I welcome the beefed-up role for Kate Forbes. We had, in the previous session of Parliament, a very good relationship in which we had detailed discussions. We hope to continue that in future budgets. I hope that she will not resort to the cheaper deals that she can get from the Greens on occasions, and that she will work with the Labour Party to put greater investment into front-line public services. I hope that she knows how important it is that we continue to give businesses support as we come out of the pandemic, if we are to prevent an economic crisis.
We welcome Shona Robison back to the Cabinet. It is fair to say that Shona and I had many robust exchanges when she was in her previous Cabinet role, but we sincerely wish her well. We would have liked to have seen a dedicated cabinet secretary for social security, given the scale of the powers that the Parliament has and the scale of ambition that the Parliament needs. We will be pushing her and her team to go further and faster in that portfolio.
I congratulate Humza Yousaf on taking up the position of health secretary. He may well be asking what he did to upset the First Minister in the previous session to be given such a challenging role in the new one. However, there is no greater privilege than to lead our national health service. We genuinely wish him well. Our NHS was facing huge challenges pre-pandemic, which have been exacerbated by the pandemic. We will be pushing him further on cancer services and mental health services.
We welcome Mairi Gougeon to her role and hope that she will force all of us in Parliament and the Government to ensure that we have a recovery that works for all parts of Scotland and not just for the central belt. We also welcome the beefed-up role for Michael Matheson, which recognises the opportunity that is presented by the 26th United Nations climate change conference of the parties—COP 26.
I am grateful for the opportunity to comment—and even more grateful that I am not the member speaking after Jackson Carlaw.
I congratulate sincerely all those who have been appointed and re-appointed to ministerial office. I also thank those who are leaving Government for their service. I even thank Fergus Ewing sincerely for his service—although, at a moment like this, perhaps the less I say about him the better.
The process of ministerial appointments generally achieves consent. After an election, when a Government is returned with a fresh mandate, political parties generally agree that it should get on with the job, and they recognise that it needs to appoint ministers to do so. In general, political parties have not voted against political appointments at such times; the Greens will support the appointments today.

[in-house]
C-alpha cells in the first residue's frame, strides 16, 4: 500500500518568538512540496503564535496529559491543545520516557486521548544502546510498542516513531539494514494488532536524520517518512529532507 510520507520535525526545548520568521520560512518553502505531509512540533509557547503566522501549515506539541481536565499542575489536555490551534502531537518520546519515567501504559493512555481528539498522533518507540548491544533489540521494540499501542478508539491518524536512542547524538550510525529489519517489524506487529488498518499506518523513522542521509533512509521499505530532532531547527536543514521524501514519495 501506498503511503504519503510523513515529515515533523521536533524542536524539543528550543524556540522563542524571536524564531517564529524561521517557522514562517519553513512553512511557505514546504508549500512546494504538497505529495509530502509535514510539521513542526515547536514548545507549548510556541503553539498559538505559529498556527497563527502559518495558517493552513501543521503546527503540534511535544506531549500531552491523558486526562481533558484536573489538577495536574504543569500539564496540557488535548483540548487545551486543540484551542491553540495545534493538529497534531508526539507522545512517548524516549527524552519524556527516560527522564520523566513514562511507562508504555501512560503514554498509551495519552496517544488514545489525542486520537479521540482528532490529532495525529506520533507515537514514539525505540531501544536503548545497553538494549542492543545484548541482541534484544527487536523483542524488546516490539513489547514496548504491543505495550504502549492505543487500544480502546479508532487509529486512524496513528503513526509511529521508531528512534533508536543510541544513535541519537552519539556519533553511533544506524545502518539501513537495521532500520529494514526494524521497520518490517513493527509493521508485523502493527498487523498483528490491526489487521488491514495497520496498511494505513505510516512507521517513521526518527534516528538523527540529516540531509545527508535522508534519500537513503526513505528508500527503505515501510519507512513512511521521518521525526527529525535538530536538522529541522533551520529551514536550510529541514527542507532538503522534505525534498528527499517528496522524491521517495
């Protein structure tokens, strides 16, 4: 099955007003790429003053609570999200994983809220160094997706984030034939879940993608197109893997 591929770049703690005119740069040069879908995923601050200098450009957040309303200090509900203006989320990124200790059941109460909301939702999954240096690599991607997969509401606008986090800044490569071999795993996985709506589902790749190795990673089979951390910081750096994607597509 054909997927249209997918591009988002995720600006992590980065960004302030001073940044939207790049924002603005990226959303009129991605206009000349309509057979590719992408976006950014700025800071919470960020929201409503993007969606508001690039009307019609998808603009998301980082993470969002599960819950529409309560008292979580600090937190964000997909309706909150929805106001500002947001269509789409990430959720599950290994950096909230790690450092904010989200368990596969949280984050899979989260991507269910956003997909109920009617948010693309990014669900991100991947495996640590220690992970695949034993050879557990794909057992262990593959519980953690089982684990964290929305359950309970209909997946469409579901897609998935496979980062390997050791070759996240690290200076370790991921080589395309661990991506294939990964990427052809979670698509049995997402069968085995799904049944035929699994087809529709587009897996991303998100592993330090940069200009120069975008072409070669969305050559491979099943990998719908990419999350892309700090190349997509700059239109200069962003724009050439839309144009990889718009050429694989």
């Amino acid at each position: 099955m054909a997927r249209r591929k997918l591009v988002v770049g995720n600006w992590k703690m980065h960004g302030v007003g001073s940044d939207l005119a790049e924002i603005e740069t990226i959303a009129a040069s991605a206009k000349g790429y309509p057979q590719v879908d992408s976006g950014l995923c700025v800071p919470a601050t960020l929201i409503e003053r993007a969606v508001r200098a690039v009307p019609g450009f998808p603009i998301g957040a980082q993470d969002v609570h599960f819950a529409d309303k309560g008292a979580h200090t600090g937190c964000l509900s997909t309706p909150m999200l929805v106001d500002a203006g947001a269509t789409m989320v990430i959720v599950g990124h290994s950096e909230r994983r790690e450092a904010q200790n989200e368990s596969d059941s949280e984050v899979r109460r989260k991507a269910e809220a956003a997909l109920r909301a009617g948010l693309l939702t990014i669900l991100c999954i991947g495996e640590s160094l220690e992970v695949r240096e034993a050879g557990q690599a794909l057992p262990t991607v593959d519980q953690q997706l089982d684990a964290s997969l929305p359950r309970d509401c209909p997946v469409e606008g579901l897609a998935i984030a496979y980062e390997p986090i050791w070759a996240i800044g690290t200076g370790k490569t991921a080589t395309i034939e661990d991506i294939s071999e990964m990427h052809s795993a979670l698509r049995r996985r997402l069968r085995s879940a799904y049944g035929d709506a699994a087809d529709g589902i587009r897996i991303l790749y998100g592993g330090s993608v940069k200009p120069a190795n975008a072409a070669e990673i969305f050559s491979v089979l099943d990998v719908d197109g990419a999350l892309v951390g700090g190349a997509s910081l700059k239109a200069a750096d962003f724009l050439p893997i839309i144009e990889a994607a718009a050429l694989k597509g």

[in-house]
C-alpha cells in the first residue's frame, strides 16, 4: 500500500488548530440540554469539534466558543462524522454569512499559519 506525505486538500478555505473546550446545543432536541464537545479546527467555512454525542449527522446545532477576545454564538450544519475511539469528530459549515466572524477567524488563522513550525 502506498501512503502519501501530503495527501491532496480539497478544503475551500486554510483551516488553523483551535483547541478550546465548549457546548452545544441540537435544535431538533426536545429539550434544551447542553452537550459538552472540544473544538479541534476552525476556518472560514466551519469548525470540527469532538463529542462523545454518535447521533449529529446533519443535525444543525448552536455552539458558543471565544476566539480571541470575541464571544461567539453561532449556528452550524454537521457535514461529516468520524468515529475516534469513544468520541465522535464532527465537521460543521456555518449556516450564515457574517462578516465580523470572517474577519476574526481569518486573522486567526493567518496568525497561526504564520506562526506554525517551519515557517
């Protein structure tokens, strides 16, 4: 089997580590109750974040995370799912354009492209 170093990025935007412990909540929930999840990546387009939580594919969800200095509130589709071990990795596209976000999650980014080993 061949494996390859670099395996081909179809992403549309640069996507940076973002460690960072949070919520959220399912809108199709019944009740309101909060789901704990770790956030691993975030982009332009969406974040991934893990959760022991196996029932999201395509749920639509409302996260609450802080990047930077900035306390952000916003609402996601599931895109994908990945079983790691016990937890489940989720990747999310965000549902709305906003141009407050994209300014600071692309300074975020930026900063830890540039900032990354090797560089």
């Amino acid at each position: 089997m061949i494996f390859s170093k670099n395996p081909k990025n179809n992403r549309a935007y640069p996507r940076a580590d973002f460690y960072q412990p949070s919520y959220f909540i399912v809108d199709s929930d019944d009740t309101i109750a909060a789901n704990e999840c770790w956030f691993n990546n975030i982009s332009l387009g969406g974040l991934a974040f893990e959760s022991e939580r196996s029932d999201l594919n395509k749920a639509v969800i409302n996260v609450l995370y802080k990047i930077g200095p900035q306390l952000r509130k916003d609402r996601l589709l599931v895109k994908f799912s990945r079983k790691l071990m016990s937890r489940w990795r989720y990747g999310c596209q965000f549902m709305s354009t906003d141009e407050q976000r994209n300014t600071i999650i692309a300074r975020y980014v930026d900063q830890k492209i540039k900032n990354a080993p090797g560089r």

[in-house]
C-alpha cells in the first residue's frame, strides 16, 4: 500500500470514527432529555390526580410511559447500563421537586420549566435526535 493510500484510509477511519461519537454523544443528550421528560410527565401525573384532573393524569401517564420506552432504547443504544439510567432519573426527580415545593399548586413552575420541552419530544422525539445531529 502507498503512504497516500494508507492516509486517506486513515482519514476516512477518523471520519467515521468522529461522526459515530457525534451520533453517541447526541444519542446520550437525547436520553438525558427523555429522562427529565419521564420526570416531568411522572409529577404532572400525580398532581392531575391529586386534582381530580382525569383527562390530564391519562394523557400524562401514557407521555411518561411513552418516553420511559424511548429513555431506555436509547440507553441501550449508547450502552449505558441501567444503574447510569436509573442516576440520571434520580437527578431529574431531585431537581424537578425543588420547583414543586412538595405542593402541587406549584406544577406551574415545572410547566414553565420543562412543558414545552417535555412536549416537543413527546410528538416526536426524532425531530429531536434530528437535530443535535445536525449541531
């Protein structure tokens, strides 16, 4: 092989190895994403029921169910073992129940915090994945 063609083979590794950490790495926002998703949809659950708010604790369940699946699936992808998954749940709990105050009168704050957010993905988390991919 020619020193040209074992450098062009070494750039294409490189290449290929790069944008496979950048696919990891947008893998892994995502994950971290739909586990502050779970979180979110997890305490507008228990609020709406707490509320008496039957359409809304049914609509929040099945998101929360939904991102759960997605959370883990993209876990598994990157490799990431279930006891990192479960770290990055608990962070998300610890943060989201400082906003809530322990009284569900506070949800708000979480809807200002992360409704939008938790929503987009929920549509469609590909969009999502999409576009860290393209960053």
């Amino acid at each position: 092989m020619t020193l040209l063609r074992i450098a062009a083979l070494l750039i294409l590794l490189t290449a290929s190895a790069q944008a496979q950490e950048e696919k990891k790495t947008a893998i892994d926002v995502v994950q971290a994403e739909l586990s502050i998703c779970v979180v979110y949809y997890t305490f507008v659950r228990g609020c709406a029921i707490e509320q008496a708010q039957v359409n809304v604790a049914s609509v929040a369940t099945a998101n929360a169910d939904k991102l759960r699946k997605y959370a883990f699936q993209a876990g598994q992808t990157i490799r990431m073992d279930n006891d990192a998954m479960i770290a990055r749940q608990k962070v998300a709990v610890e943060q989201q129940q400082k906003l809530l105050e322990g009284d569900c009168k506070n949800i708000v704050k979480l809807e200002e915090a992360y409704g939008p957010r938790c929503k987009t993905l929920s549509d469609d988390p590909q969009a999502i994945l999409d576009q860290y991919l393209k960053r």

However, on the specific criticism of the appointment of a constitution secretary, I know that there are political parties in the Scottish Parliament that oppose independence, as is their right, but are they really saying that under the current constitutional arrangements no one should do that job? I hope that Angus Robertson will advance the case for a referendum; the Greens will work towards that goal.
However, are the Liberal Democrats really saying that the new Government should simply disengage from the immediate constitutional challenges? Should we ignore the dysfunctional constitutional machinery, which in the previous session all political parties agreed needed to be overhauled?
I suspect that Angus Robertson will discover, just as Mike Russell did, that it is the United Kingdom Government that is the biggest barrier to successful operation of joint ministerial committees, for example. We have a UK Government that is unwilling even to consider a section 30 order, but which is now prepared to legislate routinely in what are clearly devolved areas, despite the refusal of consent by the Scottish Parliament.
Covid recovery is critical and Greens will take part in the cross-party steering group that is being set up, but we reject the idea that we must choose either independence or recovery. For us, the case that is to be made is for independence for recovery. Even opponents of independence surely cannot imagine that what passes for the constitutional machinery of the status quo is working as it should, so Mr Robertson will have a job on his hands—even aside from making the case for a referendum.
If I have concerns about the ministerial appointments, they are on other matters. Adding the words “Net Zero” to Michael Matheson’s new role as transport and energy secretary brings a welcome focus, as many people have said, but does that really mean that he will recognise the need for change, given that past Scottish Government transport policies have driven transport emissions up, not down? Only time will tell.
Will a change in responsibility for rural affairs mean that the influence of landowners and defenders of blood sports will decline in the Government’s agenda? Only time will tell.